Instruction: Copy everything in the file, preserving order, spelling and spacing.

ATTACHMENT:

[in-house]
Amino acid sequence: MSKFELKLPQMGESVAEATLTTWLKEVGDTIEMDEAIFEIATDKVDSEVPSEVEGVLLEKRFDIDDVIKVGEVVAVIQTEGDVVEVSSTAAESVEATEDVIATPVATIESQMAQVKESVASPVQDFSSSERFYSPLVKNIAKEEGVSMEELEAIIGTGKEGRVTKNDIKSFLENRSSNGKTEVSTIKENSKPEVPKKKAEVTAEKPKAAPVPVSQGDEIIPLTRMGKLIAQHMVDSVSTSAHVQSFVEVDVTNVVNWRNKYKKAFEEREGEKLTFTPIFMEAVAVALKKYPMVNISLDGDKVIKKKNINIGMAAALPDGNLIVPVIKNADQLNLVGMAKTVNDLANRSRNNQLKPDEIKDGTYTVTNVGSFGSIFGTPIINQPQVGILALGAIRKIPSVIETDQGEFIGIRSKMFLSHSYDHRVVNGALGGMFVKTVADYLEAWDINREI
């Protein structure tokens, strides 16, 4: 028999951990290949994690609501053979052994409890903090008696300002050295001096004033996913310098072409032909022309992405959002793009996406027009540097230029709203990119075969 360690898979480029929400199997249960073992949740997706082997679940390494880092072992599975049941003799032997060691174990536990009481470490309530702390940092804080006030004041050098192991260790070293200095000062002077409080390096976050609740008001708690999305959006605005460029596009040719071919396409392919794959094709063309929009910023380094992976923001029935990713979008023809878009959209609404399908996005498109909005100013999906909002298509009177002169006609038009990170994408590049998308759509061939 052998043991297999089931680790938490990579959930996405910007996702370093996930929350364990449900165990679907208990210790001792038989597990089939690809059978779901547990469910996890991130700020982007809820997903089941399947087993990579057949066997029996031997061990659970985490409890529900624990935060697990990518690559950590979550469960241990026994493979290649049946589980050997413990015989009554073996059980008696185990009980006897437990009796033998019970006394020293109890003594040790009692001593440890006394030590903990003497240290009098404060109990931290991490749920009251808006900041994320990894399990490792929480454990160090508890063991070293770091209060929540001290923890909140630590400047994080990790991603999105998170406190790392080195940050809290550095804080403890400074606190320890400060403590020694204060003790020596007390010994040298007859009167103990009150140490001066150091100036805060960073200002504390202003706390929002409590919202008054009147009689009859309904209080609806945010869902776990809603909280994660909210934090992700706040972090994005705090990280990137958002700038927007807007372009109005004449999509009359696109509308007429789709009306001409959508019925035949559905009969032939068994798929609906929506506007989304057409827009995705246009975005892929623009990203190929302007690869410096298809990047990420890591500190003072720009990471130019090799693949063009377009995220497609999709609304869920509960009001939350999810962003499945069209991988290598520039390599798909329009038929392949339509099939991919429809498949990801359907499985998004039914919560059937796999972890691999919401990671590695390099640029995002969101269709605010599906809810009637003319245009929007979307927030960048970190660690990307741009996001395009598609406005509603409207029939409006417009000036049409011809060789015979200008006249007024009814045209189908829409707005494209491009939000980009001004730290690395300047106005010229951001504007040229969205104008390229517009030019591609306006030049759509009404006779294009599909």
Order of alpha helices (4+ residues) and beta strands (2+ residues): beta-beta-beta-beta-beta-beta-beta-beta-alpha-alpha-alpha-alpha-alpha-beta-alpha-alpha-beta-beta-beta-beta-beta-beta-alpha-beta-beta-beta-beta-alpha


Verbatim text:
[in-house]
Amino acid sequence: MSKFELKLPQMGESVAEATLTTWLKEVGDTIEMDEAIFEIATDKVDSEVPSEVEGVLLEKRFDIDDVIKVGEVVAVIQTEGDVVEVSSTAAESVEATEDVIATPVATIESQMAQVKESVASPVQDFSSSERFYSPLVKNIAKEEGVSMEELEAIIGTGKEGRVTKNDIKSFLENRSSNGKTEVSTIKENSKPEVPKKKAEVTAEKPKAAPVPVSQGDEIIPLTRMGKLIAQHMVDSVSTSAHVQSFVEVDVTNVVNWRNKYKKAFEEREGEKLTFTPIFMEAVAVALKKYPMVNISLDGDKVIKKKNINIGMAAALPDGNLIVPVIKNADQLNLVGMAKTVNDLANRSRNNQLKPDEIKDGTYTVTNVGSFGSIFGTPIINQPQVGILALGAIRKIPSVIETDQGEFIGIRSKMFLSHSYDHRVVNGALGGMFVKTVADYLEAWDINREI
């Protein structure tokens, strides 16, 4: 028999951990290949994690609501053979052994409890903090008696300002050295001096004033996913310098072409032909022309992405959002793009996406027009540097230029709203990119075969 360690898979480029929400199997249960073992949740997706082997679940390494880092072992599975049941003799032997060691174990536990009481470490309530702390940092804080006030004041050098192991260790070293200095000062002077409080390096976050609740008001708690999305959006605005460029596009040719071919396409392919794959094709063309929009910023380094992976923001029935990713979008023809878009959209609404399908996005498109909005100013999906909002298509009177002169006609038009990170994408590049998308759509061939 052998043991297999089931680790938490990579959930996405910007996702370093996930929350364990449900165990679907208990210790001792038989597990089939690809059978779901547990469910996890991130700020982007809820997903089941399947087993990579057949066997029996031997061990659970985490409890529900624990935060697990990518690559950590979550469960241990026994493979290649049946589980050997413990015989009554073996059980008696185990009980006897437990009796033998019970006394020293109890003594040790009692001593440890006394030590903990003497240290009098404060109990931290991490749920009251808006900041994320990894399990490792929480454990160090508890063991070293770091209060929540001290923890909140630590400047994080990790991603999105998170406190790392080195940050809290550095804080403890400074606190320890400060403590020694204060003790020596007390010994040298007859009167103990009150140490001066150091100036805060960073200002504390202003706390929002409590919202008054009147009689009859309904209080609806945010869902776990809603909280994660909210934090992700706040972090994005705090990280990137958002700038927007807007372009109005004449999509009359696109509308007429789709009306001409959508019925035949559905009969032939068994798929609906929506506007989304057409827009995705246009975005892929623009990203190929302007690869410096298809990047990420890591500190003072720009990471130019090799693949063009377009995220497609999709609304869920509960009001939350999810962003499945069209991988290598520039390599798909329009038929392949339509099939991919429809498949990801359907499985998004039914919560059937796999972890691999919401990671590695390099640029995002969101269709605010599906809810009637003319245009929007979307927030960048970190660690990307741009996001395009598609406005509603409207029939409006417009000036049409011809060789015979200008006249007024009814045209189908829409707005494209491009939000980009001004730290690395300047106005010229951001504007040229969205104008390229517009030019591609306006030049759509009404006779294009599909």
Order of alpha helices (4+ residues) and beta strands (2+ residues): beta-beta-beta-beta-beta-beta-beta-beta-alpha-alpha-alpha-alpha-alpha-beta-alpha-alpha-beta-beta-beta-beta-beta-beta-alpha-beta-beta-beta-beta-alpha